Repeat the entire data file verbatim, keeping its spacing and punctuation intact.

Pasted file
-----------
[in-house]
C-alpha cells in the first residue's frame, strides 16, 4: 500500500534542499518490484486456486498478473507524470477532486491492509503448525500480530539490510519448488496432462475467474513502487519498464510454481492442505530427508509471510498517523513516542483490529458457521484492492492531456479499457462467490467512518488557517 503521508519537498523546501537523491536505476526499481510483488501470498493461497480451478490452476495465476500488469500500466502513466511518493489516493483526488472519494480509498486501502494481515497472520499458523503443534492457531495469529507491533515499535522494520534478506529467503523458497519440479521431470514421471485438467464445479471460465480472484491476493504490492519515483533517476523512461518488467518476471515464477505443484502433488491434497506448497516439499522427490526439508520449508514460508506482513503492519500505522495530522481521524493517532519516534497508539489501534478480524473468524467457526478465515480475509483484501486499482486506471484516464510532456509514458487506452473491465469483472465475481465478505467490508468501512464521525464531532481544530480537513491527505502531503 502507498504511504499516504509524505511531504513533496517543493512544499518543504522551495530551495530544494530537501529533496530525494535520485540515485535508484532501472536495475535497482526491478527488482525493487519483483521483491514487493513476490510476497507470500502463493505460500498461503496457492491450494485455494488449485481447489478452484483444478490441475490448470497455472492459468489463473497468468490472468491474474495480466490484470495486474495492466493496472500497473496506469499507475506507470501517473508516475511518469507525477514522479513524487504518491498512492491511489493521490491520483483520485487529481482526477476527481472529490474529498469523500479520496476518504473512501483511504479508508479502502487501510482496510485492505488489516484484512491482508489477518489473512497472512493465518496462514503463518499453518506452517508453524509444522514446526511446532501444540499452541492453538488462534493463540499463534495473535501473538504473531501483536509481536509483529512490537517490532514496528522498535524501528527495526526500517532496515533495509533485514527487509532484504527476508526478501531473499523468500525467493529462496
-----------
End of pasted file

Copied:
[in-house]
C-alpha cells in the first residue's frame, strides 16, 4: 500500500534542499518490484486456486498478473507524470477532486491492509503448525500480530539490510519448488496432462475467474513502487519498464510454481492442505530427508509471510498517523513516542483490529458457521484492492492531456479499457462467490467512518488557517 503521508519537498523546501537523491536505476526499481510483488501470498493461497480451478490452476495465476500488469500500466502513466511518493489516493483526488472519494480509498486501502494481515497472520499458523503443534492457531495469529507491533515499535522494520534478506529467503523458497519440479521431470514421471485438467464445479471460465480472484491476493504490492519515483533517476523512461518488467518476471515464477505443484502433488491434497506448497516439499522427490526439508520449508514460508506482513503492519500505522495530522481521524493517532519516534497508539489501534478480524473468524467457526478465515480475509483484501486499482486506471484516464510532456509514458487506452473491465469483472465475481465478505467490508468501512464521525464531532481544530480537513491527505502531503 502507498504511504499516504509524505511531504513533496517543493512544499518543504522551495530551495530544494530537501529533496530525494535520485540515485535508484532501472536495475535497482526491478527488482525493487519483483521483491514487493513476490510476497507470500502463493505460500498461503496457492491450494485455494488449485481447489478452484483444478490441475490448470497455472492459468489463473497468468490472468491474474495480466490484470495486474495492466493496472500497473496506469499507475506507470501517473508516475511518469507525477514522479513524487504518491498512492491511489493521490491520483483520485487529481482526477476527481472529490474529498469523500479520496476518504473512501483511504479508508479502502487501510482496510485492505488489516484484512491482508489477518489473512497472512493465518496462514503463518499453518506452517508453524509444522514446526511446532501444540499452541492453538488462534493463540499463534495473535501473538504473531501483536509481536509483529512490537517490532514496528522498535524501528527495526526500517532496515533495509533485514527487509532484504527476508526478501531473499523468500525467493529462496